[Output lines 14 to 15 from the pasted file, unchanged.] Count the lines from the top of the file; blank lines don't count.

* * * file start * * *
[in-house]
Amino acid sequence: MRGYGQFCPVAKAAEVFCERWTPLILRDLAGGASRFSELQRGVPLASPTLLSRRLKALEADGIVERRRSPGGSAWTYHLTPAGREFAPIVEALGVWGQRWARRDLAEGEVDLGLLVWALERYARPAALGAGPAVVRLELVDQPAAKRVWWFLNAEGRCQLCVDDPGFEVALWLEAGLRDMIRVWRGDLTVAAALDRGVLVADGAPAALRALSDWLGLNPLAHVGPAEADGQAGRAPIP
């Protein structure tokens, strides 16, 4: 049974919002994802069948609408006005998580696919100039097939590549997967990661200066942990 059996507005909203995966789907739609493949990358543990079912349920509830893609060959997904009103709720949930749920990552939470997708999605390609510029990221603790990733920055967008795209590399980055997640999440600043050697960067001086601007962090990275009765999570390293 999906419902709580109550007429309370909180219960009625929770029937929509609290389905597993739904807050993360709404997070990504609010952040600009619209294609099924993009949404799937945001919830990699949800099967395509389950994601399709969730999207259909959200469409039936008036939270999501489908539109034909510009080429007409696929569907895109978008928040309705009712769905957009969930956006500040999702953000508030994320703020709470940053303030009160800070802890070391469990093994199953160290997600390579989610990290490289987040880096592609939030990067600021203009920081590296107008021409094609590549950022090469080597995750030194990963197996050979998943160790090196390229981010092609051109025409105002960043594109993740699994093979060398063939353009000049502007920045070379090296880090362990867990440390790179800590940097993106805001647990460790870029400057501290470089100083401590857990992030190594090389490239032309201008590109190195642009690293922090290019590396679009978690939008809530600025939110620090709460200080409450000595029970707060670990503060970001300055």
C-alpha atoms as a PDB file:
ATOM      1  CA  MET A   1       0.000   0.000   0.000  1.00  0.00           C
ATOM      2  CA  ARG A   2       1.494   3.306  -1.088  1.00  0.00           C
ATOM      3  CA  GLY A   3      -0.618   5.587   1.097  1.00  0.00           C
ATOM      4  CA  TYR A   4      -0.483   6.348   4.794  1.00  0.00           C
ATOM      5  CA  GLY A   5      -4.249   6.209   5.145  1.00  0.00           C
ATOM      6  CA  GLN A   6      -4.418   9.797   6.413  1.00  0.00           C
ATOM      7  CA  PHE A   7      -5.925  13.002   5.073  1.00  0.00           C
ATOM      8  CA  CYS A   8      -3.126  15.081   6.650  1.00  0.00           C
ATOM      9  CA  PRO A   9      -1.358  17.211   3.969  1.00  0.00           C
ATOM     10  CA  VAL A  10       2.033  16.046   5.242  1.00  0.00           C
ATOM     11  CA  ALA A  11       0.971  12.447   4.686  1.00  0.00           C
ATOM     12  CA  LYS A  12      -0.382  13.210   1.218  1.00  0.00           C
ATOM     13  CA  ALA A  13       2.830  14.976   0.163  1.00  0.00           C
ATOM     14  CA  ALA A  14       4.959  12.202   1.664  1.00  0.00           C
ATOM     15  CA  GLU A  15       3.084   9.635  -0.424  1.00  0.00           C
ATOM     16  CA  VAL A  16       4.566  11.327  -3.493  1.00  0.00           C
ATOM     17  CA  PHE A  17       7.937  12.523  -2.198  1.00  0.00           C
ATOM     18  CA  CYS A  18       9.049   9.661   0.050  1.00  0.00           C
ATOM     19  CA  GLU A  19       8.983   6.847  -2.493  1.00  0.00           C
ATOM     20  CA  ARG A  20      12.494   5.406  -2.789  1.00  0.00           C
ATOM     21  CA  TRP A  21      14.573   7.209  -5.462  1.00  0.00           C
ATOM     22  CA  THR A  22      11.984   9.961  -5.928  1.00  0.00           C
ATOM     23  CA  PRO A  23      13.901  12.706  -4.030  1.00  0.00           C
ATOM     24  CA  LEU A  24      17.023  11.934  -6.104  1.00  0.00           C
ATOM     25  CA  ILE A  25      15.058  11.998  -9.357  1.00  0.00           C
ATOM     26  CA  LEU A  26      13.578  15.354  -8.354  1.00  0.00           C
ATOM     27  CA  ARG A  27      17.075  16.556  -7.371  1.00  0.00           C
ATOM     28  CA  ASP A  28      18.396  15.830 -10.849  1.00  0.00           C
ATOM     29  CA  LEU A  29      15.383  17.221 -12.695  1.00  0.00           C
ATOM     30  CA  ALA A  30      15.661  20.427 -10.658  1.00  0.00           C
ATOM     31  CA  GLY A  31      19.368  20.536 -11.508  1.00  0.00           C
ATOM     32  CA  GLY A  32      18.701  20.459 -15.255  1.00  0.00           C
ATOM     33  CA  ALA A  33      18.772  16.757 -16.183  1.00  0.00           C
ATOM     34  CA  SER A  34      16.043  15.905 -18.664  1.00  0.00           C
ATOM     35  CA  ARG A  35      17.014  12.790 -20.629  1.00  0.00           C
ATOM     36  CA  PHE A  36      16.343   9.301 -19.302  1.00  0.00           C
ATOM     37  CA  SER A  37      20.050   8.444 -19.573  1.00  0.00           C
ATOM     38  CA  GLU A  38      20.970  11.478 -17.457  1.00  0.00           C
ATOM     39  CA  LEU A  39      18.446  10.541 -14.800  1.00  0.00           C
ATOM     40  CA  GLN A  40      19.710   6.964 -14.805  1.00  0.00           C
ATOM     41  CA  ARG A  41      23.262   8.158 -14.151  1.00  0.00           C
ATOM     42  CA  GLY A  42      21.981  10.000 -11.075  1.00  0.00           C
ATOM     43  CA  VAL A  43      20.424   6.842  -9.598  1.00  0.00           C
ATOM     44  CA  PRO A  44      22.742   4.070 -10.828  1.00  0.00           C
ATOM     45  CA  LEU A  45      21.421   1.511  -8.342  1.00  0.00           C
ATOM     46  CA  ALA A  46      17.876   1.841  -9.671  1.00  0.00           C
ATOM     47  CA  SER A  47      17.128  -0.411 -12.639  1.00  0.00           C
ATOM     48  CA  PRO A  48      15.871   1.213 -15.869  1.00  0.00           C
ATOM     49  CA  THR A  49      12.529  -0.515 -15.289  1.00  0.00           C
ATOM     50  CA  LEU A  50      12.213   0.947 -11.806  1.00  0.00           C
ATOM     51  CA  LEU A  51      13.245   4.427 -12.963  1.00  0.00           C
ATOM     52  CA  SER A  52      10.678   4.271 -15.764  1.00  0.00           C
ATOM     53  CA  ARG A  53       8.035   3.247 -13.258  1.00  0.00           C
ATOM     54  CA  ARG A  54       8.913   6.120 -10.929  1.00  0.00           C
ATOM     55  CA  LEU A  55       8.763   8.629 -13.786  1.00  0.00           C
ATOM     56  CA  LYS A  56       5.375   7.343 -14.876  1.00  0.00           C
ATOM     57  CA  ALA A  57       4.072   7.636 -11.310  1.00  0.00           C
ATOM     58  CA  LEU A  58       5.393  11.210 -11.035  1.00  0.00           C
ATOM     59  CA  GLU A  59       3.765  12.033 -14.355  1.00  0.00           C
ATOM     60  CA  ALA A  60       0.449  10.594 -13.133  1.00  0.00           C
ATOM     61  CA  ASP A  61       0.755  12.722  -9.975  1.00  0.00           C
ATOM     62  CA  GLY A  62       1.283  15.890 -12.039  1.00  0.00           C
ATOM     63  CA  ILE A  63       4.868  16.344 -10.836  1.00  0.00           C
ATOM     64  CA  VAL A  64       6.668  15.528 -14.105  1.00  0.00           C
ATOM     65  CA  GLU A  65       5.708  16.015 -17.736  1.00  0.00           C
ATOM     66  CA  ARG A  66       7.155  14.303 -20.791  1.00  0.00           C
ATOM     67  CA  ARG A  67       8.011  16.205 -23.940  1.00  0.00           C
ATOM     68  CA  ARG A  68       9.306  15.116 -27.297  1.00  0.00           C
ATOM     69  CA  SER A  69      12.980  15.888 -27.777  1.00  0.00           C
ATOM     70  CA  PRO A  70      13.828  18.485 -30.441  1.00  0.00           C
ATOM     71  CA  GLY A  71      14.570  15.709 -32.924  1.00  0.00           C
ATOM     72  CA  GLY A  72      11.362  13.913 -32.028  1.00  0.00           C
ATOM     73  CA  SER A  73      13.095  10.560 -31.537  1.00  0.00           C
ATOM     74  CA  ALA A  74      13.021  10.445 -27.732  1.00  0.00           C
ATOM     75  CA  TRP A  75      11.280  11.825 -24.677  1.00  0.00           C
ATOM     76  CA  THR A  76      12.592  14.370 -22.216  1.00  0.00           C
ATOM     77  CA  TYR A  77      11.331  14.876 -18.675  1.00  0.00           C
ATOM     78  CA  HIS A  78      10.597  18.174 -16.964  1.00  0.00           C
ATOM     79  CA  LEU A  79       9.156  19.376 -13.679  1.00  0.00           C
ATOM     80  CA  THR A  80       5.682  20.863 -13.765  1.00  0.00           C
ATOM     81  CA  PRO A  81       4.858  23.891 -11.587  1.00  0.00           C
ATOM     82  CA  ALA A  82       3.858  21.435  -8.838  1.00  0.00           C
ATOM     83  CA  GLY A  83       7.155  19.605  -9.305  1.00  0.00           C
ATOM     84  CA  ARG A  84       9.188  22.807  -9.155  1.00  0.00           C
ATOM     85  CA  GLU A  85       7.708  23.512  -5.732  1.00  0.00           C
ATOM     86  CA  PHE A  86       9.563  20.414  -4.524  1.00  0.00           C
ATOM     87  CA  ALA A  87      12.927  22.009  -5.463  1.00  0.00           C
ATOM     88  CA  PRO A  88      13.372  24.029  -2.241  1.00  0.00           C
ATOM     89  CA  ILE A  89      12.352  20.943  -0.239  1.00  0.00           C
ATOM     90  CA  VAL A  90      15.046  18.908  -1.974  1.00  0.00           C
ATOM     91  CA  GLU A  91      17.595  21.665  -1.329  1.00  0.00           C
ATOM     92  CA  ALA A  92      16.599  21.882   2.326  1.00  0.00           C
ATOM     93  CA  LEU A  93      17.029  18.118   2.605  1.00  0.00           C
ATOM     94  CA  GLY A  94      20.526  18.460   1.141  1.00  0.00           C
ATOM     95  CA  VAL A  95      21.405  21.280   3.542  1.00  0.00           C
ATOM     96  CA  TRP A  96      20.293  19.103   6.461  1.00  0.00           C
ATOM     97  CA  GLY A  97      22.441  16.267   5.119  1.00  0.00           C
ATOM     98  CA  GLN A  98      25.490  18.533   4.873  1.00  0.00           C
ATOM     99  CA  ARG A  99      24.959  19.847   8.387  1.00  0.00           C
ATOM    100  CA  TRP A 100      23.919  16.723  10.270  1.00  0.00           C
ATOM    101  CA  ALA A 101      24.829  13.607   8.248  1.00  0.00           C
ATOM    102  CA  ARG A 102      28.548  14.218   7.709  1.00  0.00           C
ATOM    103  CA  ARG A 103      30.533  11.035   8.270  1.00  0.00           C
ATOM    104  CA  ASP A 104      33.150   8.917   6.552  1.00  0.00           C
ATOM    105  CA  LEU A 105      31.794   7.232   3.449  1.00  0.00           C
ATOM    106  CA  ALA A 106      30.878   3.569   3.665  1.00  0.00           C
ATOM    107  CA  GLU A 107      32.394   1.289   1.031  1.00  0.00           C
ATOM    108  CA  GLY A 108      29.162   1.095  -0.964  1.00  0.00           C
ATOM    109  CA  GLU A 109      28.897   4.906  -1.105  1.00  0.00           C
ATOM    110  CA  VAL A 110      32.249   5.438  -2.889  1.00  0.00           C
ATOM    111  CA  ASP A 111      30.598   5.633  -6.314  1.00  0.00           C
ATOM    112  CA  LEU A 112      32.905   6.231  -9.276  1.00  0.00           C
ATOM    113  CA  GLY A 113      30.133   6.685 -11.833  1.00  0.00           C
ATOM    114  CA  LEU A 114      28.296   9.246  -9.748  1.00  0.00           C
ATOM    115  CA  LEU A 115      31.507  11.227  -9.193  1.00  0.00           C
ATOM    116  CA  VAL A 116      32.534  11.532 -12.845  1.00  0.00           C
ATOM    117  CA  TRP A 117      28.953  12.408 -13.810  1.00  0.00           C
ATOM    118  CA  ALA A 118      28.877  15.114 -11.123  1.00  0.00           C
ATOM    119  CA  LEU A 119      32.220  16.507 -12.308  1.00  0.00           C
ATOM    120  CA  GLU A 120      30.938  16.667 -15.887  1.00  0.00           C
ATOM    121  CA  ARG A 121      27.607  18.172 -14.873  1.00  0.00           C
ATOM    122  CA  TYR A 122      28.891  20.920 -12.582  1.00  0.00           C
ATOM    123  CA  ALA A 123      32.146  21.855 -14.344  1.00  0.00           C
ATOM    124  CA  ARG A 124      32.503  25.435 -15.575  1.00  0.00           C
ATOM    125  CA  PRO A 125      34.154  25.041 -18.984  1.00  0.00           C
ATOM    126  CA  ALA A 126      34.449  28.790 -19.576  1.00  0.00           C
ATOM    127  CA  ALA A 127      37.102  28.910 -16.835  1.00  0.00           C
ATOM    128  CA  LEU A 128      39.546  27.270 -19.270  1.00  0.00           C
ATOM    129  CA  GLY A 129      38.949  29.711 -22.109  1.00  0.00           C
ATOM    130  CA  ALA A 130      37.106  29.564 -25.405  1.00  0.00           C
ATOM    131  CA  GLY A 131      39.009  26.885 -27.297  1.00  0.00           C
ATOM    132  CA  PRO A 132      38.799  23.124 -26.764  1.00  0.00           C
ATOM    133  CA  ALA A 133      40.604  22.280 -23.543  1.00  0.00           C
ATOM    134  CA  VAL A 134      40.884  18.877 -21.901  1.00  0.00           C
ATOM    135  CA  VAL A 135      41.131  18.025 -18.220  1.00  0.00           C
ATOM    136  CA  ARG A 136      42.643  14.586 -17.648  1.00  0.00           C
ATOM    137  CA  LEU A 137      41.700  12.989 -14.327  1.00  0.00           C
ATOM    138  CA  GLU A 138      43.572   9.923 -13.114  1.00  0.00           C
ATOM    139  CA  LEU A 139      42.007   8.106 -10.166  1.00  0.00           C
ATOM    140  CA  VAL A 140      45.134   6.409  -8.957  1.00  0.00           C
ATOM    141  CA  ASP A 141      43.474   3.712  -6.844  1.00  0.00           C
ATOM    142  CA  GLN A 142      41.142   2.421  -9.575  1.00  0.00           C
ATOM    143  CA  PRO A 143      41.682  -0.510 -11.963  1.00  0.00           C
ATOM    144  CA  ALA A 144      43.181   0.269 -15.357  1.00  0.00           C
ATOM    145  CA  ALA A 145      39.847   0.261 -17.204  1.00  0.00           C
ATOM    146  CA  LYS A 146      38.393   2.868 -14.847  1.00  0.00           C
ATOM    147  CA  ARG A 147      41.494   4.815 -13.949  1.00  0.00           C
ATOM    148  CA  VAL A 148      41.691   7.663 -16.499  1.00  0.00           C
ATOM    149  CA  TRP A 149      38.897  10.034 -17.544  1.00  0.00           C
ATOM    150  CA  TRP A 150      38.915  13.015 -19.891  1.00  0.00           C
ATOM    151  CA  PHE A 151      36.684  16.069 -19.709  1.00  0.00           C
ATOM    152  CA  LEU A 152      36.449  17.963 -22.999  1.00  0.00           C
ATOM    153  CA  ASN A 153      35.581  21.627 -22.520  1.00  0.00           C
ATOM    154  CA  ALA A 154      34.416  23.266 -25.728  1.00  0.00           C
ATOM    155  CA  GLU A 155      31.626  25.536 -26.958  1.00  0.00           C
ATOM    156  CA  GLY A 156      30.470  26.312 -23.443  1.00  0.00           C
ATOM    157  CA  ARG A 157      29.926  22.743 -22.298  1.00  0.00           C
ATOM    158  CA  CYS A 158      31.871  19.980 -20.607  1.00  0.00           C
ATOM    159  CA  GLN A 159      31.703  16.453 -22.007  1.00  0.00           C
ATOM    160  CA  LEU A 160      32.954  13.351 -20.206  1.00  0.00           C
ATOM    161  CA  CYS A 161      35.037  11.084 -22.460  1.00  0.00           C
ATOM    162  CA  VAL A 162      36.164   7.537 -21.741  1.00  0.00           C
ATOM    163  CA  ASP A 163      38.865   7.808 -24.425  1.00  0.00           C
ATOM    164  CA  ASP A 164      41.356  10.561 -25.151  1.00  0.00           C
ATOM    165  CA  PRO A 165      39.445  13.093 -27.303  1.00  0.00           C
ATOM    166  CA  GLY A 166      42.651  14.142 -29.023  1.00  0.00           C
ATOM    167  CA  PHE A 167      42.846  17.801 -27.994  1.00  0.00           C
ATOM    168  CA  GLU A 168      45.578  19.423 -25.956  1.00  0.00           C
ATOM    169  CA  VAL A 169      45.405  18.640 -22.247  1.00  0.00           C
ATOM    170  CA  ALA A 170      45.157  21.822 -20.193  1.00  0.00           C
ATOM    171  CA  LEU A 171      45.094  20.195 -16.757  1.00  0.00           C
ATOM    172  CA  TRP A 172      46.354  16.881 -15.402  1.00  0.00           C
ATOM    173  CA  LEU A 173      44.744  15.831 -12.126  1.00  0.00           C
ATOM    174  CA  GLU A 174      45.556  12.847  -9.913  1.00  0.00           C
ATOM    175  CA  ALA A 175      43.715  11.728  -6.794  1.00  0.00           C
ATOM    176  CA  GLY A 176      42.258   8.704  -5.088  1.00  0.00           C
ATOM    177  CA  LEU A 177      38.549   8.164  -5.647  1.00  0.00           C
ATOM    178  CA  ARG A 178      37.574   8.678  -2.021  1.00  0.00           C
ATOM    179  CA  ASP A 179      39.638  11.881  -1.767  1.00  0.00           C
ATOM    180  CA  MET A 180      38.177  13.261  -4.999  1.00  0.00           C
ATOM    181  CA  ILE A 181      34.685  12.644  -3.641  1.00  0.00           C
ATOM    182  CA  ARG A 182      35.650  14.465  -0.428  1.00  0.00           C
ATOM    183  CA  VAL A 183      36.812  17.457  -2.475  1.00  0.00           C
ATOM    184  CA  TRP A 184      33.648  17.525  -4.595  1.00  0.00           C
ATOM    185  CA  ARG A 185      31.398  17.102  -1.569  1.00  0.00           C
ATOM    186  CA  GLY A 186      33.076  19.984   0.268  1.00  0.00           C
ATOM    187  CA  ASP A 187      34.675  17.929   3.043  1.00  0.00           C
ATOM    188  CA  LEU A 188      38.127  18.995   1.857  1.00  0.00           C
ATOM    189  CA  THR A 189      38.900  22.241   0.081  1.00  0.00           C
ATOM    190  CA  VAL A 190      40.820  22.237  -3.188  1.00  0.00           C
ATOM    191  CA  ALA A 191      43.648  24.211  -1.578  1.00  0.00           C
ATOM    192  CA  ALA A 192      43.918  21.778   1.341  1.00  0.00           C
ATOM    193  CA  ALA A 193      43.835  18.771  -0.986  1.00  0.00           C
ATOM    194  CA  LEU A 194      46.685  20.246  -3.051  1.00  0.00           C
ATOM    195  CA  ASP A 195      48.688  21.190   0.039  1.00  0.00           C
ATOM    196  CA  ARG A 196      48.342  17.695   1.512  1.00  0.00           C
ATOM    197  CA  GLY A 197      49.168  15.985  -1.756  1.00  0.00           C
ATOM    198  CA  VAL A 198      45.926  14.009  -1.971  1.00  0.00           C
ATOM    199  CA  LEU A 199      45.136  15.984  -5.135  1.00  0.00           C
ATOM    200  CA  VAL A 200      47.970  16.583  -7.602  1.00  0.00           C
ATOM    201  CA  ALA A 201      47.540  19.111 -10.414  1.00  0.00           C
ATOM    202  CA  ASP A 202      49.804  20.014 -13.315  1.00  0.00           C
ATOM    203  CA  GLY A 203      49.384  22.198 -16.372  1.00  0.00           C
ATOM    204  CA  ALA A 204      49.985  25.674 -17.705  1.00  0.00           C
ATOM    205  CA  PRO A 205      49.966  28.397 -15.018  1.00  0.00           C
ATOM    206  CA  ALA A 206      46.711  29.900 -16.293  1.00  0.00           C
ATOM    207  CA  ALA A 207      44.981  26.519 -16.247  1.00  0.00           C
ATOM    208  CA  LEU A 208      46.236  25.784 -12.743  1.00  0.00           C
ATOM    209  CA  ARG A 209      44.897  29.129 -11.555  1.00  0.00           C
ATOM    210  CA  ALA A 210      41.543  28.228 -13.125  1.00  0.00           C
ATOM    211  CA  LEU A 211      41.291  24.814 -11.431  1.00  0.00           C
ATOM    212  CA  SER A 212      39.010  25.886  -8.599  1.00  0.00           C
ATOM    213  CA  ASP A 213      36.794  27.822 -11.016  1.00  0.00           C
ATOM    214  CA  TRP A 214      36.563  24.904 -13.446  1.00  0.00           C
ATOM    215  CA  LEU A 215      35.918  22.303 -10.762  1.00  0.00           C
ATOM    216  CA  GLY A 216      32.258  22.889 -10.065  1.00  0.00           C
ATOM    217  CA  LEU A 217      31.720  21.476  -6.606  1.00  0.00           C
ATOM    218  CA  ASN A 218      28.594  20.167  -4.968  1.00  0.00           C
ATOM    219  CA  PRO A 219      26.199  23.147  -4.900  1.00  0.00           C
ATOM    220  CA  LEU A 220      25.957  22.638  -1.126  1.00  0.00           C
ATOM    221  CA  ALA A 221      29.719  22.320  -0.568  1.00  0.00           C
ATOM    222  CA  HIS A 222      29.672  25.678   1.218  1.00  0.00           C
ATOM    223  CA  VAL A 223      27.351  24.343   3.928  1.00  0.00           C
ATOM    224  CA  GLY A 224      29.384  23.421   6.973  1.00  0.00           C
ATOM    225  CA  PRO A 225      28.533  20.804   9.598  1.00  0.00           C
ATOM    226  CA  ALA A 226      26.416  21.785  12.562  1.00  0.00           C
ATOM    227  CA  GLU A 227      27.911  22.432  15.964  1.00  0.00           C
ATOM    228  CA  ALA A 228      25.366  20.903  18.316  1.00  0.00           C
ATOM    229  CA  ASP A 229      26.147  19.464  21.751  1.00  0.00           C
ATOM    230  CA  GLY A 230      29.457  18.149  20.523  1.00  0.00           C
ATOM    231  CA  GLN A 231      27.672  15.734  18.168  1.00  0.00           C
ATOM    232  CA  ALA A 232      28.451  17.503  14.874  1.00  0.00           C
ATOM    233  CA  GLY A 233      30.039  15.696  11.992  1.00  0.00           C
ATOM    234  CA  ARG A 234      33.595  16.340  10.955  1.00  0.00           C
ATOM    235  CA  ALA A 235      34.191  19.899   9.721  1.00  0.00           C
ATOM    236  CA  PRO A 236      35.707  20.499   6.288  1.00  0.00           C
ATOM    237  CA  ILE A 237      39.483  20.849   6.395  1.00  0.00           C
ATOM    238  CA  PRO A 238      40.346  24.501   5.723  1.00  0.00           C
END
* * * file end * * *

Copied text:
ATOM     10  CA  VAL A  10       2.033  16.046   5.242  1.00  0.00           C
ATOM     11  CA  ALA A  11       0.971  12.447   4.686  1.00  0.00           C